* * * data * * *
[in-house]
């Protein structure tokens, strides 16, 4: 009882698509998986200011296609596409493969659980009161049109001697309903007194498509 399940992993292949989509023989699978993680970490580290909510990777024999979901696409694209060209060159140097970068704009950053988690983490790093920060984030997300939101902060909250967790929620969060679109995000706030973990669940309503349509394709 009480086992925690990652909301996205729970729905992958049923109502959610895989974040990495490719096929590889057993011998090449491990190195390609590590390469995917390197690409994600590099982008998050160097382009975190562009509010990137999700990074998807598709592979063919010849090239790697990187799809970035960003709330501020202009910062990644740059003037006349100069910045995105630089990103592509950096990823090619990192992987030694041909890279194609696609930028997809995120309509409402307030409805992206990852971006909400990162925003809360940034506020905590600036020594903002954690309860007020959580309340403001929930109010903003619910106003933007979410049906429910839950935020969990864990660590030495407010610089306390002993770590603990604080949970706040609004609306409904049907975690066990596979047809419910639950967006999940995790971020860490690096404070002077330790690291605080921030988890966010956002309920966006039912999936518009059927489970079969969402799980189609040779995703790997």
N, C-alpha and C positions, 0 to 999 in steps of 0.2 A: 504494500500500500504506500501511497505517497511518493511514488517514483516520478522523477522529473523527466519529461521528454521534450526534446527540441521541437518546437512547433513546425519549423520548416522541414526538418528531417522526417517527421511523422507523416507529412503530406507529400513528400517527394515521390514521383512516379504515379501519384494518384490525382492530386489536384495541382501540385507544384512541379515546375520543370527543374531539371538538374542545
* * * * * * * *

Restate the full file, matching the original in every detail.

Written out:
[in-house]
């Protein structure tokens, strides 16, 4: 009882698509998986200011296609596409493969659980009161049109001697309903007194498509 399940992993292949989509023989699978993680970490580290909510990777024999979901696409694209060209060159140097970068704009950053988690983490790093920060984030997300939101902060909250967790929620969060679109995000706030973990669940309503349509394709 009480086992925690990652909301996205729970729905992958049923109502959610895989974040990495490719096929590889057993011998090449491990190195390609590590390469995917390197690409994600590099982008998050160097382009975190562009509010990137999700990074998807598709592979063919010849090239790697990187799809970035960003709330501020202009910062990644740059003037006349100069910045995105630089990103592509950096990823090619990192992987030694041909890279194609696609930028997809995120309509409402307030409805992206990852971006909400990162925003809360940034506020905590600036020594903002954690309860007020959580309340403001929930109010903003619910106003933007979410049906429910839950935020969990864990660590030495407010610089306390002993770590603990604080949970706040609004609306409904049907975690066990596979047809419910639950967006999940995790971020860490690096404070002077330790690291605080921030988890966010956002309920966006039912999936518009059927489970079969969402799980189609040779995703790997």
N, C-alpha and C positions, 0 to 999 in steps of 0.2 A: 504494500500500500504506500501511497505517497511518493511514488517514483516520478522523477522529473523527466519529461521528454521534450526534446527540441521541437518546437512547433513546425519549423520548416522541414526538418528531417522526417517527421511523422507523416507529412503530406507529400513528400517527394515521390514521383512516379504515379501519384494518384490525382492530386489536384495541382501540385507544384512541379515546375520543370527543374531539371538538374542545